Last month we began investigating Pre-Reading strategies, and I discussed the Read Around the Text strategy. I love this particular strategy so much that I turned it into 2 different bookmarks to help students self-select books. One bookmark is for fiction; the other is for non-fiction. I have used both of these in working with students in grades 6-12. The Finding a Good Book Bookmark for Fiction is especially entertaining with middle school students. You place a hard-back book for each student on the tables or desks where you will be working, then as a class, I model each step with my book, then ask students to do the same with theirs. We have all kinds of lively discussions this way, and at least one book gets checked out each hour!
For Step #1, I ask students to look at the cover of the book. Now, I tell them that we don’t judge a book by it’s cover, but it is a part of our decision making process about whether a book is a good choice for us or not. For example, are the colors dark and creepy looking, or are they bright and cheerful? If there is a person on the cover, what can we already learn about the possible character from the image? For Step #2, I ask students to now look at the title. What does this bring to mind? Am I expecting scary, fantastic, realistic, romance? For Step #3, I ask students to look at the author. Is this an author they know? If so, what do they expect? If not, I introduce them to the author description on the back flap of the book. (Pro tip: For the most creative author descriptions you have ever encountered, be sure to always include a book by Obert Skye and make sure it gets included in this step. Fabulous!)
For Step #4, I ask students to read the summary. These can be found in several interesting places. The first, and most obvious, is the back cover. Sometimes covers only feature reviews. If it is a hardback book, the only kind I use for this activity, I direct students to check out the front flap; however, my absolute favorite is the summary that is a part of CIP (Cataloging in Publication) on the back of the title page. Probably about 60% of books have this. It is my favorite summary, and most of my students never even knew it existed.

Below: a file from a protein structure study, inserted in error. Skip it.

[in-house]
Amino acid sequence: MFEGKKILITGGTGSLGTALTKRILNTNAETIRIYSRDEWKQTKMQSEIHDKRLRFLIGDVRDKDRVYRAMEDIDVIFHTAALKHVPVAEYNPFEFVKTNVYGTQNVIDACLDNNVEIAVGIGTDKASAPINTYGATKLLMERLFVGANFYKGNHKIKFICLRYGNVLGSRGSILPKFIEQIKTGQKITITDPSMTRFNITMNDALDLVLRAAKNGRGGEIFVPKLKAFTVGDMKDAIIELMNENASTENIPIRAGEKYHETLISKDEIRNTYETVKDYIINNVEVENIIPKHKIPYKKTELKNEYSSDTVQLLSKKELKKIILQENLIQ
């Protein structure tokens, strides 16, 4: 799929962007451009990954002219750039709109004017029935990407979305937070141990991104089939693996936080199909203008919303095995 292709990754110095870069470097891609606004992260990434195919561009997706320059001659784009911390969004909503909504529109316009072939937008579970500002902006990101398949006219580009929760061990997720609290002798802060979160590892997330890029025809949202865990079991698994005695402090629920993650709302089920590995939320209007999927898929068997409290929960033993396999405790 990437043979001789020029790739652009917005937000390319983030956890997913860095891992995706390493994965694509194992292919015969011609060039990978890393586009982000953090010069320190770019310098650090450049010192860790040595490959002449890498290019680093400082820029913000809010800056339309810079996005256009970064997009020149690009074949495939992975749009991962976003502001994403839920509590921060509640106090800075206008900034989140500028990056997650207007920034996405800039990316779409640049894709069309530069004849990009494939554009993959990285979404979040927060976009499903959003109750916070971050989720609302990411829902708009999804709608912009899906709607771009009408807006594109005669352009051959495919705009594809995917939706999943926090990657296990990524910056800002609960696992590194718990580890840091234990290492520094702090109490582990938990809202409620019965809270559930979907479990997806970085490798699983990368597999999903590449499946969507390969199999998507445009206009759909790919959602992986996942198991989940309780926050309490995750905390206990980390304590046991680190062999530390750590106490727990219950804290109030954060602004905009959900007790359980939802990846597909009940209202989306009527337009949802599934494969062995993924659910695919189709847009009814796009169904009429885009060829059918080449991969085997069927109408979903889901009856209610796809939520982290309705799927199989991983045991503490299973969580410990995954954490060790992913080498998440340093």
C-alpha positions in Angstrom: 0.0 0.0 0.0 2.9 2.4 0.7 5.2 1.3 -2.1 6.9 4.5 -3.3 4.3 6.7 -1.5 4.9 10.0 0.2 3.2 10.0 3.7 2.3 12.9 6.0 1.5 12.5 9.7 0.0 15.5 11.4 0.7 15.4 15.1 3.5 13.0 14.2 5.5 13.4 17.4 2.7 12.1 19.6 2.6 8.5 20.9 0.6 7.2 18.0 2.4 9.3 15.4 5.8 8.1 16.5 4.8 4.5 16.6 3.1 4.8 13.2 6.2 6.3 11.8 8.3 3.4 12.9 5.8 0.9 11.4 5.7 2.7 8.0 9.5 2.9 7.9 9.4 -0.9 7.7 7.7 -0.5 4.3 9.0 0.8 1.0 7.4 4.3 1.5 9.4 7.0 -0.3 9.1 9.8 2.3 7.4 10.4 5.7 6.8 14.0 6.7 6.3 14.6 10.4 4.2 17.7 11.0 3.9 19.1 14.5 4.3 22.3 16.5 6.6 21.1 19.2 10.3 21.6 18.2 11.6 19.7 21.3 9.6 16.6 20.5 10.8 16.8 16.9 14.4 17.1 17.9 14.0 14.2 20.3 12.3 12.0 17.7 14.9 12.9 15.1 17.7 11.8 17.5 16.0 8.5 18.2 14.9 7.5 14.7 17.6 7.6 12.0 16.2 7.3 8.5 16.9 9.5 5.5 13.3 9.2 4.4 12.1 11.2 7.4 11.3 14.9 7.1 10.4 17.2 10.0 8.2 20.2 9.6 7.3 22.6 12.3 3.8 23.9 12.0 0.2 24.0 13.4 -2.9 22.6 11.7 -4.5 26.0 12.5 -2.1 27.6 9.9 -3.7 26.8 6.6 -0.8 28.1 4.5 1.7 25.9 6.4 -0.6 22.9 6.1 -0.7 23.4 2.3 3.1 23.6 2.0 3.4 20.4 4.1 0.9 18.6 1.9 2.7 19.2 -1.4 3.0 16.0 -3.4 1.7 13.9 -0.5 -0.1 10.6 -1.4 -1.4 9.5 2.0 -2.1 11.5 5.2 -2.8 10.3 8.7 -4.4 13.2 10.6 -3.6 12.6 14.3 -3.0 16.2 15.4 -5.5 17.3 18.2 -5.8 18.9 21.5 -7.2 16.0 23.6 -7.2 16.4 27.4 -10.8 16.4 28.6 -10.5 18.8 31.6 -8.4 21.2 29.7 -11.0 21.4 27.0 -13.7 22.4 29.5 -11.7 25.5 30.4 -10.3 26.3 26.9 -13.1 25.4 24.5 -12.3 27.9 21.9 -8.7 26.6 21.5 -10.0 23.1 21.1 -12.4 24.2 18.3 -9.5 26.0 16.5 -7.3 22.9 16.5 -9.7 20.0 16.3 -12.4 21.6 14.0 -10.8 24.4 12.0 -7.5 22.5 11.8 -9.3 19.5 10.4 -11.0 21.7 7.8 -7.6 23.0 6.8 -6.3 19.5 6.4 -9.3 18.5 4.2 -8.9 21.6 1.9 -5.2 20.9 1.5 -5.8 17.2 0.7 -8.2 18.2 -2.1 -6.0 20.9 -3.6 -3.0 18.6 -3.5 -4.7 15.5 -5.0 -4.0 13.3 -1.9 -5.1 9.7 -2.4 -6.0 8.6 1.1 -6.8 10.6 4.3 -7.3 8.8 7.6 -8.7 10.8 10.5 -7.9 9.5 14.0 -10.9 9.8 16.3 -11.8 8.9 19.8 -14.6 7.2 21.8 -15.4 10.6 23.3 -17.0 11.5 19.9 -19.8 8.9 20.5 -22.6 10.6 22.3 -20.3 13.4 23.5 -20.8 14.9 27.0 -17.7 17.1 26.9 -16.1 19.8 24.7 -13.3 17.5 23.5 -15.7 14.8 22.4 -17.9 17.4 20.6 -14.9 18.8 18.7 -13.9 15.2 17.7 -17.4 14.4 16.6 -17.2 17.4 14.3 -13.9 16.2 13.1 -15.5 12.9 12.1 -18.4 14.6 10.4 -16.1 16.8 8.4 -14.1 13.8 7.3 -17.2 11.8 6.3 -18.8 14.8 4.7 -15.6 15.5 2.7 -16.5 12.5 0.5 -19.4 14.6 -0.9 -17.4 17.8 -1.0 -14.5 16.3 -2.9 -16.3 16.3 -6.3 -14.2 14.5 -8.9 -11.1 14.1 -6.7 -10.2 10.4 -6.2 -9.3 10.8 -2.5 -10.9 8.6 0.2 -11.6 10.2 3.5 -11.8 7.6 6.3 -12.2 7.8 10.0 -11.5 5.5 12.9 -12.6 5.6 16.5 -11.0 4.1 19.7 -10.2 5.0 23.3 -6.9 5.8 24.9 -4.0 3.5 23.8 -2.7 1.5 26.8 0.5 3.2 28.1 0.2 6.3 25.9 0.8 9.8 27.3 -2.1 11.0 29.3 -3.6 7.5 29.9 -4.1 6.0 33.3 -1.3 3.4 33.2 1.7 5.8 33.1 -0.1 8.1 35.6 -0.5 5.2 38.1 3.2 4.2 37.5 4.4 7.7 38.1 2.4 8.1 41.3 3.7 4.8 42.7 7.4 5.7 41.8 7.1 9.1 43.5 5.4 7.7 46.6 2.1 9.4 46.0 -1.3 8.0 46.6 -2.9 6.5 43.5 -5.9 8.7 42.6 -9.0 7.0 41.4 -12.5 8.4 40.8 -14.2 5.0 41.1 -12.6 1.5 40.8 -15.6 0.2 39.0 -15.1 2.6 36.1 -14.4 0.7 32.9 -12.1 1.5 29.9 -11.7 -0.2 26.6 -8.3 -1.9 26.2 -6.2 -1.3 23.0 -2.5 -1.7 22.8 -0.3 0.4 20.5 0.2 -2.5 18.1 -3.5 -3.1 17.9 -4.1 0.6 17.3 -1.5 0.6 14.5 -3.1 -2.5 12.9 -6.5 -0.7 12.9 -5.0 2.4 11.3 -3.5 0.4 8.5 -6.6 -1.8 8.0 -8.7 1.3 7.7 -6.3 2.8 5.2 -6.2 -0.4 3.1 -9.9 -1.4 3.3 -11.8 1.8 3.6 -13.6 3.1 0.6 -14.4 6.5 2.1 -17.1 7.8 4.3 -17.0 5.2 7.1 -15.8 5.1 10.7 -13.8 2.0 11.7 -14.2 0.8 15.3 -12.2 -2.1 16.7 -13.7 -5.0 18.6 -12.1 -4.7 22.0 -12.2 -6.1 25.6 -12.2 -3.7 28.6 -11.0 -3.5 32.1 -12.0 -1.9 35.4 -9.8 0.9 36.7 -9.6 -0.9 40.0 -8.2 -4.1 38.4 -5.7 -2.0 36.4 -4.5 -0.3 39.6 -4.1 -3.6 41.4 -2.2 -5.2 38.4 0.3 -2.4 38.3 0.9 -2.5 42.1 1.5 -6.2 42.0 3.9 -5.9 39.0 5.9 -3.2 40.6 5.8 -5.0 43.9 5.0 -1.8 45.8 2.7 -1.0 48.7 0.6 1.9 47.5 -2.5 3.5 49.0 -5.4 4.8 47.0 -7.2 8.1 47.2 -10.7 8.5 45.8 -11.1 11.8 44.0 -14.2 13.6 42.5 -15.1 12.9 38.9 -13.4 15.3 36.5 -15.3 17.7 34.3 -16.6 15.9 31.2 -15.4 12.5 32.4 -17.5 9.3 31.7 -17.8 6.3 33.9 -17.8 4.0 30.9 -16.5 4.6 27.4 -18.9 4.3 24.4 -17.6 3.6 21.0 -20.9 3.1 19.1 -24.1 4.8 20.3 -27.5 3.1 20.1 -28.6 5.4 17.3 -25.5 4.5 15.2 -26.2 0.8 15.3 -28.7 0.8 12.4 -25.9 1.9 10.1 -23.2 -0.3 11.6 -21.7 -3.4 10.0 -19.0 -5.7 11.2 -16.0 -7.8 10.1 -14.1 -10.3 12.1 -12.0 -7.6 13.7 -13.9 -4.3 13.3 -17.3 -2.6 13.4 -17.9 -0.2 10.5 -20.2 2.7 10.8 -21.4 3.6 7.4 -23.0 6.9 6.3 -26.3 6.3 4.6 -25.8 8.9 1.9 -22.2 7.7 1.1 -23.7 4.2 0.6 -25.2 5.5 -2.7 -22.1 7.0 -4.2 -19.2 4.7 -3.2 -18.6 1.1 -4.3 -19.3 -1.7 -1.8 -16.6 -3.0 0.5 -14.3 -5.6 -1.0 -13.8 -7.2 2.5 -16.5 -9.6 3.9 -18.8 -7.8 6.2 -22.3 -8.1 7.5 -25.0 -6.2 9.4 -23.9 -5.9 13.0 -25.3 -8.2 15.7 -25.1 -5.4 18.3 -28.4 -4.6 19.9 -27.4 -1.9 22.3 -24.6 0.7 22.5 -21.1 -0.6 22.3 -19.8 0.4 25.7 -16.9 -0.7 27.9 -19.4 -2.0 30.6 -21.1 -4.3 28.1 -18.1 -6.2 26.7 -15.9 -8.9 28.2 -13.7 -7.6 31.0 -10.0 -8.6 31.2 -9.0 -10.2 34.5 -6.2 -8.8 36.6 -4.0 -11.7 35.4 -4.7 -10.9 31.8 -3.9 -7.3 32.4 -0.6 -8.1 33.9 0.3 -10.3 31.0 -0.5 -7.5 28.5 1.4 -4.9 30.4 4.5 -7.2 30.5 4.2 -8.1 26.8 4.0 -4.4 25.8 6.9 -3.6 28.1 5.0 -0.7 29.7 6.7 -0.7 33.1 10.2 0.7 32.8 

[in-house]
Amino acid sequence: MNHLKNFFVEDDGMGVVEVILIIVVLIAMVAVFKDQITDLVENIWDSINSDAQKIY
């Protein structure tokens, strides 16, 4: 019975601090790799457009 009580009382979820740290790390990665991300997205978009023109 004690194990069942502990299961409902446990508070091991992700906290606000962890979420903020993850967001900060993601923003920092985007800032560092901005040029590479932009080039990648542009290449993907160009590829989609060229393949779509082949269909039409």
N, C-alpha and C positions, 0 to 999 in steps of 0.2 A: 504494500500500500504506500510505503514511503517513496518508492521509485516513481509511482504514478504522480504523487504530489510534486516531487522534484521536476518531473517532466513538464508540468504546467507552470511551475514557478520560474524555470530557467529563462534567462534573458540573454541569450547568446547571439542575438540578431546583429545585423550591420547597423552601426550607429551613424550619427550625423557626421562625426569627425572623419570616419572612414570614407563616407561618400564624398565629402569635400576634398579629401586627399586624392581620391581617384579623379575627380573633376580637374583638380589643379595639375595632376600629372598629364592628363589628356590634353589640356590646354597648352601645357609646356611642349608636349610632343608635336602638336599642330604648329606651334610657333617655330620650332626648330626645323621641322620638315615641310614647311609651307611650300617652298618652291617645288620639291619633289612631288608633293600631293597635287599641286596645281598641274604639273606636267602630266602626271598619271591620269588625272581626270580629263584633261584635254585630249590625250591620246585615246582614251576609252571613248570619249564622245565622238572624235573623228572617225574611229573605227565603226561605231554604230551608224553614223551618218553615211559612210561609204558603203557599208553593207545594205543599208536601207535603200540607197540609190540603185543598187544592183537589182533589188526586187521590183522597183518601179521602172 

Then if students still aren’t sure if this book is a good choice for them, I invite them to do Steps #5 and 6. #5 suggests they read the first paragraph or the first page to see if that draws them in. #6 invites them to pique that curiosity. Based on every thing that we have learned about the book so far, ask questions! What do you expect? What do you think will happen? What do you hope doesn’t happen? What are you wondering?
These are all things that we, as adult readers, often do without even thinking. I broke the process down into digestible chunks and made them explicit for my students. Now that I have done this, I find myself very unsatisfied beginning a book, or an article, without applying these steps. Of course, when preparing for this activity, I have checked ahead of time to make sure each book has the features that I need, such as being a hard-back book with a front and back flap and CIP on the backside of the title page.
If you would like to see this particular strategy in action, here you go! Last year when it came time to do this lesson in the library, we were virtual, so I got out my handy-dandy little selfie tripod and recorded myself going through these six steps. Granted, I missed the interaction with my students and the creative ideas they come up with, but it was useful in reaching them when we couldn’t be in person. It is useful today in helping you see this particular activity in action! Enjoy! And until we see each other again, as I always tell my students, Happy Reading!